Inflation is rising globally. Government spending rose drastically, in most countries, to combat the coronavirus pandemic. Monetary policy has adapted to inject cash to support this spending and this inevitably leads to inflation.

It’s not just the cost of the pandemic that is driving inflation. Energy and material scarcity, combined with increasing demand and geopolitical limitations on supply, play a significant role in driving inflation too.

While governments, and most businesses, benefit from a degree of inflation, the double-digit inflation seen in many countries can pose a threat to economic growth as spending drops and funding requires a higher rate of interest repayment.



Putin’s invasion of Ukraine has resulted in massive changes to oil and gas distribution globally. With limitations on supply, the price of fuel has risen significantly. Energy costs per kilowatt hour have risen as a result, regardless of the source – renewable or not.

Rising energy prices impact every business and consumer directly. Production and distribution costs need to rise in line with the underlying energy price increase, to support the cost of energy used at every stage. These costs are then passed on to consumers, further driving inflation.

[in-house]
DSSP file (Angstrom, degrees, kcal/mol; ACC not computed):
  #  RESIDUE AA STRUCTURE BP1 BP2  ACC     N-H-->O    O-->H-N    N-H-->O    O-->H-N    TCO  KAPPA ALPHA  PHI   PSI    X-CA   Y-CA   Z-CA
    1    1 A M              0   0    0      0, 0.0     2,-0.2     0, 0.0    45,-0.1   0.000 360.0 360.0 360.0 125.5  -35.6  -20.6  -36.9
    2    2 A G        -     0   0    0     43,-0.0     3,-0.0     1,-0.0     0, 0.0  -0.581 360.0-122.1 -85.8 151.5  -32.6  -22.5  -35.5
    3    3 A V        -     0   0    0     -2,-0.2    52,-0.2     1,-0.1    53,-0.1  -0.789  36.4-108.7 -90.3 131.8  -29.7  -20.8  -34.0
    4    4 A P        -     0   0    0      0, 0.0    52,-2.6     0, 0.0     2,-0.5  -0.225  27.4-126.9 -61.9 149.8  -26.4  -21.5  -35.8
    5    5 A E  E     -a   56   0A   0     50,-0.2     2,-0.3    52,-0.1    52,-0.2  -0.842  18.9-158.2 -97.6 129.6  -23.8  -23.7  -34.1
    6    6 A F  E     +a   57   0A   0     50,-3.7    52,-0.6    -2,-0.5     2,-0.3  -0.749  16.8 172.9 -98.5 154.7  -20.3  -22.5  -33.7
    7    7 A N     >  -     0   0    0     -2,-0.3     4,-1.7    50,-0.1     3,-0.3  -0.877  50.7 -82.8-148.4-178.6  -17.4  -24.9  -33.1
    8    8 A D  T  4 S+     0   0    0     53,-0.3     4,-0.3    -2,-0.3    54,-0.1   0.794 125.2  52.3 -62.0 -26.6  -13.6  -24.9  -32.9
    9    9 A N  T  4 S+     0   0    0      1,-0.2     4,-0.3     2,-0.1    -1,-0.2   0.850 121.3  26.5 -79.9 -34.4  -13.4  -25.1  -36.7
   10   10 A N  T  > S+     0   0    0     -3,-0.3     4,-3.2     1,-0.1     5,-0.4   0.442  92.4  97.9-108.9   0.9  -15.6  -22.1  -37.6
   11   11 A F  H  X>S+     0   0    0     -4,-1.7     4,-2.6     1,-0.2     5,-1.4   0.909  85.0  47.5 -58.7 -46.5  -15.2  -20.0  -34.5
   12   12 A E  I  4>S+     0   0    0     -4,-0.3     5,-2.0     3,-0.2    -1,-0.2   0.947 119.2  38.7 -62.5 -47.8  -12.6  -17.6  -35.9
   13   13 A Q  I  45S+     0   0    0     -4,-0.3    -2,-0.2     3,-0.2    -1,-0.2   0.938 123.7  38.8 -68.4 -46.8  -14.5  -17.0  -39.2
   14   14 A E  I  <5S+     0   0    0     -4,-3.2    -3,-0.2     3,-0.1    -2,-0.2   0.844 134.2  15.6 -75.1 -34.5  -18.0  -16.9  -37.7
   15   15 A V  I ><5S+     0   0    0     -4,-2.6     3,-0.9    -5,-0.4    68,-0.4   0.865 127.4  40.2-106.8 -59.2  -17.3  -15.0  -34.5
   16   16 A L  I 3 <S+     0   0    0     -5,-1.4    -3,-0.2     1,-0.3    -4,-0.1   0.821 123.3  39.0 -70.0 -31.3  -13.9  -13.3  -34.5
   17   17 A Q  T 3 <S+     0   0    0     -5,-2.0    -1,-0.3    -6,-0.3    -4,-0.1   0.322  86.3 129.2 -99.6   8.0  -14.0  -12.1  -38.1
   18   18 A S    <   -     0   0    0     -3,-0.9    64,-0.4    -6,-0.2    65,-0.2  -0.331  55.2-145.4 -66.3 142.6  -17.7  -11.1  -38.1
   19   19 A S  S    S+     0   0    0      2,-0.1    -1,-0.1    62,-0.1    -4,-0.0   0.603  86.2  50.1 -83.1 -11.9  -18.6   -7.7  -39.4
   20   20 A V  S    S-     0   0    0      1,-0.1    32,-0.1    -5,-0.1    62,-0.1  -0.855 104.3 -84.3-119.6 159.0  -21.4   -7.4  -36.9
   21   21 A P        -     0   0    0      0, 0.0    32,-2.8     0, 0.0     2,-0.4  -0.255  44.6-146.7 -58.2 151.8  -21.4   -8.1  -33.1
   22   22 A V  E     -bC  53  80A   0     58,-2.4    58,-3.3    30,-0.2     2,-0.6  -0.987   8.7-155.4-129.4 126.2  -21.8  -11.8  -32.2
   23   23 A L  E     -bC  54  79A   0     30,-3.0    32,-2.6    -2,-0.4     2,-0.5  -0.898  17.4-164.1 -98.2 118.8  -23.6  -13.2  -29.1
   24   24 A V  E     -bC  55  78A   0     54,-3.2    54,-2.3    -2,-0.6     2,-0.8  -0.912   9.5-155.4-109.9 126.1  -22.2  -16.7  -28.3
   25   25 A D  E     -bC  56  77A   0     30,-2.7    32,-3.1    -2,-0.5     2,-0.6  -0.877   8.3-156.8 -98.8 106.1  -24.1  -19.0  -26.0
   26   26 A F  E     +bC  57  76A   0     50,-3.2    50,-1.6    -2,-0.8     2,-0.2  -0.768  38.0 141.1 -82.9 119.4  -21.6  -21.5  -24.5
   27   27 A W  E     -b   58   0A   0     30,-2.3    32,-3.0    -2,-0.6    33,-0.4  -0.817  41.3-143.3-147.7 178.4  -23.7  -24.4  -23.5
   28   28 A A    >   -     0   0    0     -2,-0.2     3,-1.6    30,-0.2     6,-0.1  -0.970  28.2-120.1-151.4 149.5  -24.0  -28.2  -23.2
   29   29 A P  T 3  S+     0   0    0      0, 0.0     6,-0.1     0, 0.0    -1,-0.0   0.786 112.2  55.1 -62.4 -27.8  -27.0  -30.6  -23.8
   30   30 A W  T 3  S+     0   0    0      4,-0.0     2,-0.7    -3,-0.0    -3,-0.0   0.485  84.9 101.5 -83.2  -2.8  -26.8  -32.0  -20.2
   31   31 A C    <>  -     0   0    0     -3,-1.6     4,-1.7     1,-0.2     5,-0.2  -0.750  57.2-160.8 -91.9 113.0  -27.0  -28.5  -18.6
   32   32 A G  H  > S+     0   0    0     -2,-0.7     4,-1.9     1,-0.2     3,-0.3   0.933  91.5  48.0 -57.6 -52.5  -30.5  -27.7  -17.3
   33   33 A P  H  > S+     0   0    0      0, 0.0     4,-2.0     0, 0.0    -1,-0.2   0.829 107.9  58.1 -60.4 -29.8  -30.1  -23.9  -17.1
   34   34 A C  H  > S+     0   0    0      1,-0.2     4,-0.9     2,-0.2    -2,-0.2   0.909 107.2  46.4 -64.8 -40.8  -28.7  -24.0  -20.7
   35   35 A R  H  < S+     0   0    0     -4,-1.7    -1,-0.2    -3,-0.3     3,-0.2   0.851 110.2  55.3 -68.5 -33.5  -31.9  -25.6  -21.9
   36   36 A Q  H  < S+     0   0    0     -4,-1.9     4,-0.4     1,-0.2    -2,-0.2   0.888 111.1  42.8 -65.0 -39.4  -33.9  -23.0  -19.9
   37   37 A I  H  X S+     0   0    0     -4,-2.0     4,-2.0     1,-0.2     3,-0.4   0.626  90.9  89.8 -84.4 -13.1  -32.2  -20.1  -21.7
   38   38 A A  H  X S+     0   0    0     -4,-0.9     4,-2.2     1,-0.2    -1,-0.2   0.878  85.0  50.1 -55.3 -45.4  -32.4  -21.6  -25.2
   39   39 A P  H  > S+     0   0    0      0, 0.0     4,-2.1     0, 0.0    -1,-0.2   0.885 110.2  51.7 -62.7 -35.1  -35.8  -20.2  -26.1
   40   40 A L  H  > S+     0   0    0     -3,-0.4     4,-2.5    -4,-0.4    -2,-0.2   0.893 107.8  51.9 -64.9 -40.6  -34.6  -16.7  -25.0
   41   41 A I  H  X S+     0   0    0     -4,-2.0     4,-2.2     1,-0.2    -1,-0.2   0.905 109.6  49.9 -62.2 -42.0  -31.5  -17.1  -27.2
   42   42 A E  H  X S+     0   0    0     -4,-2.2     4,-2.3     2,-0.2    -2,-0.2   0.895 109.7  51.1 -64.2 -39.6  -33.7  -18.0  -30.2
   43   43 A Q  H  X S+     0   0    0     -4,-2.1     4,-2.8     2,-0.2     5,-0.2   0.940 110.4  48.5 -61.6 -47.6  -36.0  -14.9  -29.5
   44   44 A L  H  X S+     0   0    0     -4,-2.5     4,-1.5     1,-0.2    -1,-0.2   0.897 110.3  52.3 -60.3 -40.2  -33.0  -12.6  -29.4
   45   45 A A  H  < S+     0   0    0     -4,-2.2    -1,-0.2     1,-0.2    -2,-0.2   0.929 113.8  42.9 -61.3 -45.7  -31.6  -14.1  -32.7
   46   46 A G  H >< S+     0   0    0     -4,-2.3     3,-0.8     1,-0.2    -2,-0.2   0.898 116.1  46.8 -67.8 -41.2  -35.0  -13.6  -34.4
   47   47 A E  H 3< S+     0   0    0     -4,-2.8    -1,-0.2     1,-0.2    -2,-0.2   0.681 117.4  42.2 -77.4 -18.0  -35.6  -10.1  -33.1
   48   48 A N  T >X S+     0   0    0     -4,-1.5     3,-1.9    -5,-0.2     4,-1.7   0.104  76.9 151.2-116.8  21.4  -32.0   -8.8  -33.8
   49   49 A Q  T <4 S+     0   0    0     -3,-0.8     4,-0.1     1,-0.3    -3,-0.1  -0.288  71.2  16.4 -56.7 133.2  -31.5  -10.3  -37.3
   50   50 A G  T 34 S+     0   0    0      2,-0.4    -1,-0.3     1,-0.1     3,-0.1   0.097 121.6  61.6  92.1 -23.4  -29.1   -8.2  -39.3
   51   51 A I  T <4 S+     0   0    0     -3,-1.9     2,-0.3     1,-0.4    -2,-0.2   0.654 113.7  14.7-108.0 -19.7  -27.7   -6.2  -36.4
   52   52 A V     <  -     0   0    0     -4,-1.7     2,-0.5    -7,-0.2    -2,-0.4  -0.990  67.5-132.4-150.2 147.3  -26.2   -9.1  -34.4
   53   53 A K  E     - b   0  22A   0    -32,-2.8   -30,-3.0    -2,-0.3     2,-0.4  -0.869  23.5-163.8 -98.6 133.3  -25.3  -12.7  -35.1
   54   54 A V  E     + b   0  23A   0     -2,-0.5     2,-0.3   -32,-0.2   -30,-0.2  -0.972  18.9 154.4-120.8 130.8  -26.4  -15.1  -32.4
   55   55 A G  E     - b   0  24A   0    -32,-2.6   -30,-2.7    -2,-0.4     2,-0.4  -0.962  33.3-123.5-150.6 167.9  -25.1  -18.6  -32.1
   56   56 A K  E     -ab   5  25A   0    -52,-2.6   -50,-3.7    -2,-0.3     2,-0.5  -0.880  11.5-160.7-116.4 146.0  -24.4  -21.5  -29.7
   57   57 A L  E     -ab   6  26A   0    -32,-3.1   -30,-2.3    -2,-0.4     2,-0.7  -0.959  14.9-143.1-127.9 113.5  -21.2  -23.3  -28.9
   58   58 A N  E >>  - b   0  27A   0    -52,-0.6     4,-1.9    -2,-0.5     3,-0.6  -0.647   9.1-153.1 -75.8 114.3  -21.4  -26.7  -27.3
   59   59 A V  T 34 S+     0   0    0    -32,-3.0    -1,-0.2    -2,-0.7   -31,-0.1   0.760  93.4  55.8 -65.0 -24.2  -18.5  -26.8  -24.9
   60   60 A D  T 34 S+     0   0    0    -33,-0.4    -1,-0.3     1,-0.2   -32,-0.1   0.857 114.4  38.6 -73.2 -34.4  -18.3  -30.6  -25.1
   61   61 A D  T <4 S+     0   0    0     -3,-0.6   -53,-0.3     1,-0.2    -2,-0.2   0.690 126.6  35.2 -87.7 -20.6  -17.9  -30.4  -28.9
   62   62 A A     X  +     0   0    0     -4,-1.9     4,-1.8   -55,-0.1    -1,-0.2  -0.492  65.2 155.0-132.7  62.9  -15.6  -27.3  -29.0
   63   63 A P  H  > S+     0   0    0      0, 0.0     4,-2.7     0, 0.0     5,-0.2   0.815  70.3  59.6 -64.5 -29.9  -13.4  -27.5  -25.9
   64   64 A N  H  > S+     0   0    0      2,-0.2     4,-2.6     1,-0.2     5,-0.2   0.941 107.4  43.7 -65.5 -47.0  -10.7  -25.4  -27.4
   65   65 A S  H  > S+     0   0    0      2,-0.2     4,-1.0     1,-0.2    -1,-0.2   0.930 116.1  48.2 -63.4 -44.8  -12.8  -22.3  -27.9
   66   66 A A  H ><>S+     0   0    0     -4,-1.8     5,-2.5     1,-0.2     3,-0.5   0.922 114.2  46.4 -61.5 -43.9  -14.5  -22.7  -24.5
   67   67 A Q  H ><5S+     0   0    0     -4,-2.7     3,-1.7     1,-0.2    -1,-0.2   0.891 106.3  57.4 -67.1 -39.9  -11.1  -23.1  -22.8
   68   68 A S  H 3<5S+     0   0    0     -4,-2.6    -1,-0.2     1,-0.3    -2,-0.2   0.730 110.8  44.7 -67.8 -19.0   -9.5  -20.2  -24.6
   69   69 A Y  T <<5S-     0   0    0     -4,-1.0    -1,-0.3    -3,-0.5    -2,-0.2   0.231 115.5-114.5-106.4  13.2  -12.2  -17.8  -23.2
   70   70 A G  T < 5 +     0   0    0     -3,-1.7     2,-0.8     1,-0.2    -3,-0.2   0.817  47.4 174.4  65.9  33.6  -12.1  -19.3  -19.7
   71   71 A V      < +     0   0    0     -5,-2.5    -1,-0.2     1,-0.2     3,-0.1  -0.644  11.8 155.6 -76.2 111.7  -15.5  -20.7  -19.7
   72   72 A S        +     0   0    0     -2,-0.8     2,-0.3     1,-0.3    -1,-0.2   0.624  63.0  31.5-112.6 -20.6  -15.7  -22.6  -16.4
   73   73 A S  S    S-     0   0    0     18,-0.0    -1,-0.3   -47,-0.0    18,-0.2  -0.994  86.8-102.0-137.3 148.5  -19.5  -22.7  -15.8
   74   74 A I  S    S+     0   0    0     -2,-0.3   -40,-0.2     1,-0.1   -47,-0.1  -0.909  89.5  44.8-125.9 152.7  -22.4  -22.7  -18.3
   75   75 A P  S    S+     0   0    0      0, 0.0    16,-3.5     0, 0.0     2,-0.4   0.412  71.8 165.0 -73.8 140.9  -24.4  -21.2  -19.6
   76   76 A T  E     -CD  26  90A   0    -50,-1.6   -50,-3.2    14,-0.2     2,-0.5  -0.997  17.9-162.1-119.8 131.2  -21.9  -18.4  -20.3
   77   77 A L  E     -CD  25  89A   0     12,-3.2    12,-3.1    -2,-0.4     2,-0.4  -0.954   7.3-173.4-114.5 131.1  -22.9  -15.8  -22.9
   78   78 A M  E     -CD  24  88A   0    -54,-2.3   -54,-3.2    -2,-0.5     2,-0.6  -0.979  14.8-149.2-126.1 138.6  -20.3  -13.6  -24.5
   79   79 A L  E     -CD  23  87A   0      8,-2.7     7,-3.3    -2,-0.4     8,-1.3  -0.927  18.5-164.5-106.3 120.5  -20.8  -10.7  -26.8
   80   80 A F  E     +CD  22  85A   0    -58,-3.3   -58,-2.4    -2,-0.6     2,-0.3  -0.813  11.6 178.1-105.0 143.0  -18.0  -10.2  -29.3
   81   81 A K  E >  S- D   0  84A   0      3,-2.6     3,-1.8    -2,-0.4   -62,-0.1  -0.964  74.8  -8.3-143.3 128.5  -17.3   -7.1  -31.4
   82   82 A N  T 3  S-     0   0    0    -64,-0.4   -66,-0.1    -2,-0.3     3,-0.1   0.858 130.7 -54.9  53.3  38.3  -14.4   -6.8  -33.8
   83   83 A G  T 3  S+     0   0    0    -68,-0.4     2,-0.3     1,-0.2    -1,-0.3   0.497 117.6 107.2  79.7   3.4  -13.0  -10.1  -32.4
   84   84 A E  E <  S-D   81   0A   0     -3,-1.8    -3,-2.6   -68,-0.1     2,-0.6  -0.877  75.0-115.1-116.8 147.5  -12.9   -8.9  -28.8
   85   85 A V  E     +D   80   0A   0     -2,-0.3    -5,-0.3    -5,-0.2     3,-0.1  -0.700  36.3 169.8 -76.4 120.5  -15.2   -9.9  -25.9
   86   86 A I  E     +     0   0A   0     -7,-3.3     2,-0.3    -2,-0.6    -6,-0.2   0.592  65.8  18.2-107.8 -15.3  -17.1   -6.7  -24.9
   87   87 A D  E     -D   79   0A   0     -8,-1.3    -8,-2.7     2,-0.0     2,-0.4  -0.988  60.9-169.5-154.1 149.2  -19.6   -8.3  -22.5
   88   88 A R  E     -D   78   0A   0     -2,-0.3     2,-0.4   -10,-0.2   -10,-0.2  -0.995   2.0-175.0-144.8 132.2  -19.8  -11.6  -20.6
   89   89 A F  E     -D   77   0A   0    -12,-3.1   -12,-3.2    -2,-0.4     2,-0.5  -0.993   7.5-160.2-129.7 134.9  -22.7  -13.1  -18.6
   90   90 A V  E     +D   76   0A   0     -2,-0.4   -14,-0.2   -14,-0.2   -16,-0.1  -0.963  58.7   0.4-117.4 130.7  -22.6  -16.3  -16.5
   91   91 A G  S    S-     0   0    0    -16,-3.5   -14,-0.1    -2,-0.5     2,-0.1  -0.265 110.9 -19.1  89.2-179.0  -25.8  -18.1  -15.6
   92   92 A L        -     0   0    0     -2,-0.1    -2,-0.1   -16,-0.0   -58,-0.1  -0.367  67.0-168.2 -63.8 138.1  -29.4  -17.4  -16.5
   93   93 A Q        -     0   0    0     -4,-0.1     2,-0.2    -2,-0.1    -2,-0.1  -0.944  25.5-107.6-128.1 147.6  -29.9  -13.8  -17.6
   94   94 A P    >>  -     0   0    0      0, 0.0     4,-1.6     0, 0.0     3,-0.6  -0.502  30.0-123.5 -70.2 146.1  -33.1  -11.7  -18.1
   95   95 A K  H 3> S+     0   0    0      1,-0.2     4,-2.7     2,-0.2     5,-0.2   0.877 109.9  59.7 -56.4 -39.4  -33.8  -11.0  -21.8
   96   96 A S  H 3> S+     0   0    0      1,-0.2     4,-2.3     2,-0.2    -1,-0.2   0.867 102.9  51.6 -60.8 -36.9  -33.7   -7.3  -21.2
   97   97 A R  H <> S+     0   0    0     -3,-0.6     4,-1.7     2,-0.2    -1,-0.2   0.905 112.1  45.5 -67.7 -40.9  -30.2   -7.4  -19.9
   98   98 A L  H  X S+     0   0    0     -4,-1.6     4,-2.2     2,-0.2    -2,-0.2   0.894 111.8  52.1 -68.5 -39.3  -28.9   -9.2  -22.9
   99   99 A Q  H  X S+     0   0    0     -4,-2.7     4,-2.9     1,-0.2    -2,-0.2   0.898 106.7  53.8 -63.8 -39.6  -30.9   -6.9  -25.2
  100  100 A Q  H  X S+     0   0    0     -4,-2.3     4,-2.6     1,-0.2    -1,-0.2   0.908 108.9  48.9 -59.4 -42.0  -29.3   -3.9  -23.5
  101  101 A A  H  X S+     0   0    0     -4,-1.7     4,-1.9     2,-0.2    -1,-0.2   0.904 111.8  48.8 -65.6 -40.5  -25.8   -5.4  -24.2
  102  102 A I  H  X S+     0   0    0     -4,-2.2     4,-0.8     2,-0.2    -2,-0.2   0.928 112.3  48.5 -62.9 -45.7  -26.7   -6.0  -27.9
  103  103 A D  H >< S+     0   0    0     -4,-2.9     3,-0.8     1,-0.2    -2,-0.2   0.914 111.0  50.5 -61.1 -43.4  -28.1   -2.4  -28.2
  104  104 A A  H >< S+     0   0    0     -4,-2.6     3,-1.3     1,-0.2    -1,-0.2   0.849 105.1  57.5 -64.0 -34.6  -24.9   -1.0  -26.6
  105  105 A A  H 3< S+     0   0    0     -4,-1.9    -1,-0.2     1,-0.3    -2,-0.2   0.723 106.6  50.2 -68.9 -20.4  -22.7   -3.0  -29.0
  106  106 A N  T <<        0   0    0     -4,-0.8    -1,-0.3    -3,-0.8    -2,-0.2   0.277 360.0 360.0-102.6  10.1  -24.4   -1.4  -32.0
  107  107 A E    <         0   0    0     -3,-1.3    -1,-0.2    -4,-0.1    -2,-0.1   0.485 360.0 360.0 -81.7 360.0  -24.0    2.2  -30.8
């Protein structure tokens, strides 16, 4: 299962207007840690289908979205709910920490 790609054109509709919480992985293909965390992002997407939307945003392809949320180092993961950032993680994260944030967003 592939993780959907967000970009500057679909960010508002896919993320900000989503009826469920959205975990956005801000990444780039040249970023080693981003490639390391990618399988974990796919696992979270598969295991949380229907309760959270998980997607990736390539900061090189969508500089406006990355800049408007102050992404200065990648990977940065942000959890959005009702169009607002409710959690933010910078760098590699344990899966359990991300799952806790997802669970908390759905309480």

Businesses that can reduce their energy consumption will stand to gain competitive advantage, through the ability to price their products and services lower and/or command a higher margin, than less energy-efficient alternatives.



Although unemployment is considered as a significant macroeconomic factor, unemployment rates remain low, in late 2022, across much of the world. For example, the UK recorded the lowest unemployment rate (3.5%) since 1974 in the three months to August 2022. It is expected that these figures will change considerably in the next few years, with the UK projecting a 40% rise in unemployment (to 4.9%) by 2024.

As inflation rises consumer spending will drop, resulting in businesses laying off staff as demand for products and services decrease. The resulting combination of high inflation, slow growth and high unemployment is termed stagflation.